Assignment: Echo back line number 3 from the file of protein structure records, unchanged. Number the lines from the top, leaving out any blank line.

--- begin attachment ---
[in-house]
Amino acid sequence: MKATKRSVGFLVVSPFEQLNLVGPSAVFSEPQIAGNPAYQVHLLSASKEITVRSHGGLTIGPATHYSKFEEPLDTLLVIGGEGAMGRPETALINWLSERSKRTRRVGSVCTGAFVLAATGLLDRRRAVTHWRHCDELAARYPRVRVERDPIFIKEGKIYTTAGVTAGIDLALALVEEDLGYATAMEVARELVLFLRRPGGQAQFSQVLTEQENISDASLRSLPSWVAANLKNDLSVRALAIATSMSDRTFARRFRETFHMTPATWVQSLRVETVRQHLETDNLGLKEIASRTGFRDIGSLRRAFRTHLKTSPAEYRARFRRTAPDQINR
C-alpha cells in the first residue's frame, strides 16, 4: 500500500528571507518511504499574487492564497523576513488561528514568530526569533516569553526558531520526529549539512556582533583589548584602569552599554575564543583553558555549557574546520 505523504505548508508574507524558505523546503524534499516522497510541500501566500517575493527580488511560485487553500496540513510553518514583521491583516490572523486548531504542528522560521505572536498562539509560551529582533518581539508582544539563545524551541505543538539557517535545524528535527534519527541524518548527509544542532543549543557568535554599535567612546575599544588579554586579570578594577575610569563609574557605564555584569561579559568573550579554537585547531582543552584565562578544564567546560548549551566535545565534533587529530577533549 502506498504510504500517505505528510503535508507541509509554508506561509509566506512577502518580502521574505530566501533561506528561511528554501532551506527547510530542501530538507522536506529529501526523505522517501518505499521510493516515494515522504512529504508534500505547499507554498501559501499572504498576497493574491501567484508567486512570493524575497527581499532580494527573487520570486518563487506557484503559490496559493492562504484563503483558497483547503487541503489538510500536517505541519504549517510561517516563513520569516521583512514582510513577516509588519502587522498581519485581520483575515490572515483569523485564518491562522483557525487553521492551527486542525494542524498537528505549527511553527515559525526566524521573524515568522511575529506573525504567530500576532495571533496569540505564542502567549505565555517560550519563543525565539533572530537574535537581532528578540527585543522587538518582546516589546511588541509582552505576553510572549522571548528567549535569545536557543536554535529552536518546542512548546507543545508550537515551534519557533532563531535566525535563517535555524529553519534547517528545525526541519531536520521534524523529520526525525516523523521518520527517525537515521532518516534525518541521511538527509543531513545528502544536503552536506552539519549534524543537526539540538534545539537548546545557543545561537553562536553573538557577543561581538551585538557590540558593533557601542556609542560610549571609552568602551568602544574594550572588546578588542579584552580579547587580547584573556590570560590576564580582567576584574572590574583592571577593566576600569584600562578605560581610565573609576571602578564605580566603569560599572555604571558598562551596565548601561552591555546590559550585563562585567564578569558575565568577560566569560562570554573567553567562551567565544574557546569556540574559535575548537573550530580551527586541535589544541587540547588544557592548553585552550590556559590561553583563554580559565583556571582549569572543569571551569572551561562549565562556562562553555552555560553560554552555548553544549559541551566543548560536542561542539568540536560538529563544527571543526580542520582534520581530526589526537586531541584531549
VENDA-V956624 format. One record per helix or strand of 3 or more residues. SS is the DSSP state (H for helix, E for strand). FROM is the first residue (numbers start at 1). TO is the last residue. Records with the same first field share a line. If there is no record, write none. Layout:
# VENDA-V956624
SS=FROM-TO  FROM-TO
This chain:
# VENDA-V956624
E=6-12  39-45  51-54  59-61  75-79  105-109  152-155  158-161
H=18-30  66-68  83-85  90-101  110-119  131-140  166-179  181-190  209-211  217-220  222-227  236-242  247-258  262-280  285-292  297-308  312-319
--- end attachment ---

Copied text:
C-alpha cells in the first residue's frame, strides 16, 4: 500500500528571507518511504499574487492564497523576513488561528514568530526569533516569553526558531520526529549539512556582533583589548584602569552599554575564543583553558555549557574546520 505523504505548508508574507524558505523546503524534499516522497510541500501566500517575493527580488511560485487553500496540513510553518514583521491583516490572523486548531504542528522560521505572536498562539509560551529582533518581539508582544539563545524551541505543538539557517535545524528535527534519527541524518548527509544542532543549543557568535554599535567612546575599544588579554586579570578594577575610569563609574557605564555584569561579559568573550579554537585547531582543552584565562578544564567546560548549551566535545565534533587529530577533549 502506498504510504500517505505528510503535508507541509509554508506561509509566506512577502518580502521574505530566501533561506528561511528554501532551506527547510530542501530538507522536506529529501526523505522517501518505499521510493516515494515522504512529504508534500505547499507554498501559501499572504498576497493574491501567484508567486512570493524575497527581499532580494527573487520570486518563487506557484503559490496559493492562504484563503483558497483547503487541503489538510500536517505541519504549517510561517516563513520569516521583512514582510513577516509588519502587522498581519485581520483575515490572515483569523485564518491562522483557525487553521492551527486542525494542524498537528505549527511553527515559525526566524521573524515568522511575529506573525504567530500576532495571533496569540505564542502567549505565555517560550519563543525565539533572530537574535537581532528578540527585543522587538518582546516589546511588541509582552505576553510572549522571548528567549535569545536557543536554535529552536518546542512548546507543545508550537515551534519557533532563531535566525535563517535555524529553519534547517528545525526541519531536520521534524523529520526525525516523523521518520527517525537515521532518516534525518541521511538527509543531513545528502544536503552536506552539519549534524543537526539540538534545539537548546545557543545561537553562536553573538557577543561581538551585538557590540558593533557601542556609542560610549571609552568602551568602544574594550572588546578588542579584552580579547587580547584573556590570560590576564580582567576584574572590574583592571577593566576600569584600562578605560581610565573609576571602578564605580566603569560599572555604571558598562551596565548601561552591555546590559550585563562585567564578569558575565568577560566569560562570554573567553567562551567565544574557546569556540574559535575548537573550530580551527586541535589544541587540547588544557592548553585552550590556559590561553583563554580559565583556571582549569572543569571551569572551561562549565562556562562553555552555560553560554552555548553544549559541551566543548560536542561542539568540536560538529563544527571543526580542520582534520581530526589526537586531541584531549